The design of forming fabrics typically involves a compromise between the desired fiber support and fabric stability. A fine fabric having small diameter yarns and a high number of yarns in both the MD and CD directions may provide the desired paper surface and fiber support properties, but such design may lack the desired stability resulting in a short fabric life. By contrast a coarse fabric having larger diameter yarns and few of them may provide stability and long life at the expense of fiber support and the potential for marking. To minimize the design tradeoff and optimize both support and stability, multi-layer fabrics were developed. For example, in double and triple layer fabrics, the forming side is designed for fiber support while the wear side is designed for strength, stability, drainage, and wear resistance.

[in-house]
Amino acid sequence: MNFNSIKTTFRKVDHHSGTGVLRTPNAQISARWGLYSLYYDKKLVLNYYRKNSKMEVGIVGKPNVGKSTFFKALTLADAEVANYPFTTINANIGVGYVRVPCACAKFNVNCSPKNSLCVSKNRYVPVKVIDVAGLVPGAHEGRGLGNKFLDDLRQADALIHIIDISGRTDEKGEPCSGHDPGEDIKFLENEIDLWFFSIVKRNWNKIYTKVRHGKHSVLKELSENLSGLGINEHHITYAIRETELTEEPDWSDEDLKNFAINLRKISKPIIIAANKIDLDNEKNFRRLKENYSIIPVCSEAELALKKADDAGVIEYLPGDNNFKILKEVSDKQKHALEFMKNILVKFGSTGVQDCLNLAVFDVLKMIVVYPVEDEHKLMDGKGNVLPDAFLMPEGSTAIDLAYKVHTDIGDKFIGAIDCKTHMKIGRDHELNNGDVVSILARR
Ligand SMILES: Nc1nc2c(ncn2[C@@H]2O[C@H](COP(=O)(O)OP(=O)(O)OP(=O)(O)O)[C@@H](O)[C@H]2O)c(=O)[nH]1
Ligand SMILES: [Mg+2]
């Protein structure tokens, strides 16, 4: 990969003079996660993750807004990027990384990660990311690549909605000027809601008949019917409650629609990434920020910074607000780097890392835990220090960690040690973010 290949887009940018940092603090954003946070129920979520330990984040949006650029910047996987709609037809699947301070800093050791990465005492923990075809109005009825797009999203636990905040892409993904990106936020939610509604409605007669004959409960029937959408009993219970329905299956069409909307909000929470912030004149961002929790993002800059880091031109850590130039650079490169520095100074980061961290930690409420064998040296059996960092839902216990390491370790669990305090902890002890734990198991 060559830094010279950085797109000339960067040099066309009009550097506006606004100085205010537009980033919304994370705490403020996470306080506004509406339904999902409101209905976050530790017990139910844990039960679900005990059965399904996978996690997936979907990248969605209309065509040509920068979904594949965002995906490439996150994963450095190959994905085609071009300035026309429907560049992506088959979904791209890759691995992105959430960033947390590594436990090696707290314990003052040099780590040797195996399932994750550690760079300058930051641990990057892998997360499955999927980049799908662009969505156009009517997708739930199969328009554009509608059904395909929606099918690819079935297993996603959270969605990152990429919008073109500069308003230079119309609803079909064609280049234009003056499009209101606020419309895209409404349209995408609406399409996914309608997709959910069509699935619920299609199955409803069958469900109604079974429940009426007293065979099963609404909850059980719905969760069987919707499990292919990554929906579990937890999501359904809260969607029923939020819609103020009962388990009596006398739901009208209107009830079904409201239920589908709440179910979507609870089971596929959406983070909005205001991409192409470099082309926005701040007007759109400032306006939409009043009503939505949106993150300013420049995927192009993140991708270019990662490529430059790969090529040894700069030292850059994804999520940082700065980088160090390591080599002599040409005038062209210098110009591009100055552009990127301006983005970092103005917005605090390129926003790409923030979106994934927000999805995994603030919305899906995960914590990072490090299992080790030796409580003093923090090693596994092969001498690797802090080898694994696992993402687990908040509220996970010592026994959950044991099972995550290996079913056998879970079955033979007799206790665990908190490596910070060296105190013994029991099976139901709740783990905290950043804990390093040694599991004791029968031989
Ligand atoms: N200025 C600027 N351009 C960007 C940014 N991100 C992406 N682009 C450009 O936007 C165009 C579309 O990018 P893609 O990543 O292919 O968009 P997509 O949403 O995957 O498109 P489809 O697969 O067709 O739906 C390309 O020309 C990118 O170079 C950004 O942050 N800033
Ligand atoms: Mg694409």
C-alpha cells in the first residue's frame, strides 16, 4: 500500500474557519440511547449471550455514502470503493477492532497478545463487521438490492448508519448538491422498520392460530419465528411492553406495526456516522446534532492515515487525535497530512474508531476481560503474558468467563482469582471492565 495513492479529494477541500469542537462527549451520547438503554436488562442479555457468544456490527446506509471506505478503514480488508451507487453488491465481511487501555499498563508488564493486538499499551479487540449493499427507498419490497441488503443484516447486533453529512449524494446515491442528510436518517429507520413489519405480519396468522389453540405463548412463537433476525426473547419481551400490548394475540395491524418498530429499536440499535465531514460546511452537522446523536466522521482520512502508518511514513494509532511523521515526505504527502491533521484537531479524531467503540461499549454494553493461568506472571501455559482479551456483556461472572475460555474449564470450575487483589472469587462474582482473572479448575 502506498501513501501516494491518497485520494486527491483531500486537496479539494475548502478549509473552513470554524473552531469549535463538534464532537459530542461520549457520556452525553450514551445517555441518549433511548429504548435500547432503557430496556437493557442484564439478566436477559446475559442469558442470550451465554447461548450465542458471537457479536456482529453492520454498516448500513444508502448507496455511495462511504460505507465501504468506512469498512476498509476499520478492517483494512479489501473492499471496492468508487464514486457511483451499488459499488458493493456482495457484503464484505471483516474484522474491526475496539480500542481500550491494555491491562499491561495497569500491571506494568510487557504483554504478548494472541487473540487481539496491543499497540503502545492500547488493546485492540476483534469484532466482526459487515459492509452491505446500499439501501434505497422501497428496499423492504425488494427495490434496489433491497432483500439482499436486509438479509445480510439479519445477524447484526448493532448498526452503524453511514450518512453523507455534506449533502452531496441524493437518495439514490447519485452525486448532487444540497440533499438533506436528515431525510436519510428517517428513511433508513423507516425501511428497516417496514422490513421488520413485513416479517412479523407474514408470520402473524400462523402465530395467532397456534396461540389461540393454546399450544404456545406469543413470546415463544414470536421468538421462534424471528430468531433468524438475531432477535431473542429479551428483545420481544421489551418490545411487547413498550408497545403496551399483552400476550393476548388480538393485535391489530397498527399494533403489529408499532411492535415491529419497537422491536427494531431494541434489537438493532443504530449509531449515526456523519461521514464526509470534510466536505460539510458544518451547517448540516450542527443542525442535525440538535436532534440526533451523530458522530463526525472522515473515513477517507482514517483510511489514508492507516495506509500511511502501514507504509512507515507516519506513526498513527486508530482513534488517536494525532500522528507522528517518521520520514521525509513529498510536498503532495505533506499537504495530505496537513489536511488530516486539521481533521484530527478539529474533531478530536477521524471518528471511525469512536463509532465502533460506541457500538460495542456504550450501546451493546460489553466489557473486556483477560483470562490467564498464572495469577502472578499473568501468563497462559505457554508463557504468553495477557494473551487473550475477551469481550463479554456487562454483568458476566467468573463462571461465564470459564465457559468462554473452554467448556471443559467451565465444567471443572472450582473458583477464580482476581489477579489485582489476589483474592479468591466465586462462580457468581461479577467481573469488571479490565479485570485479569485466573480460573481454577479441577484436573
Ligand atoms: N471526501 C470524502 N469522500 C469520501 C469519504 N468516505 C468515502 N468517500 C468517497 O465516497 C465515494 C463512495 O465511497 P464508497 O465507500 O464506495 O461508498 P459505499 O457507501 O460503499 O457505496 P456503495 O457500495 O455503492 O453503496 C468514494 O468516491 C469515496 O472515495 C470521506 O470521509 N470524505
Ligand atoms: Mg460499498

In addition, triple layer designs allow the forming surface of the fabric to be woven independently of the wear surface. Because of this independence, triple layer designs can provide a high level of fiber support and an optimum internal void volume. Thus, triple layers may provide significant improvement in drainage over single and double layer designs.
Currently known triple layer fabrics typically consist of two fabrics, the forming layer and the wear layer, held together by binding yarns. The binding is extremely important to the overall integrity of the fabric. One problem with triple layer fabrics has been relative slippage between the two layers, which breaks down the fabric over time. In addition, the binding yarns can disrupt the structure of the forming layer resulting in marking of the paper. See e.g., Osterberg (U.S. Pat. No. 4,501,303), the contents of which are incorporated herein by reference.
In order to further improve the integrity of the fabric and sheet support, triple layer fabrics were created incorporating binder pairs. These pairs of binders are incorporated into the structure in a variety of weave patterns and picking sequences. See e.g., Seabrook et al. (U.S. Pat. No. 5,826,627) and Ward (U.S. Pat. No. 5,967,195), the contents of which are incorporated herein by reference.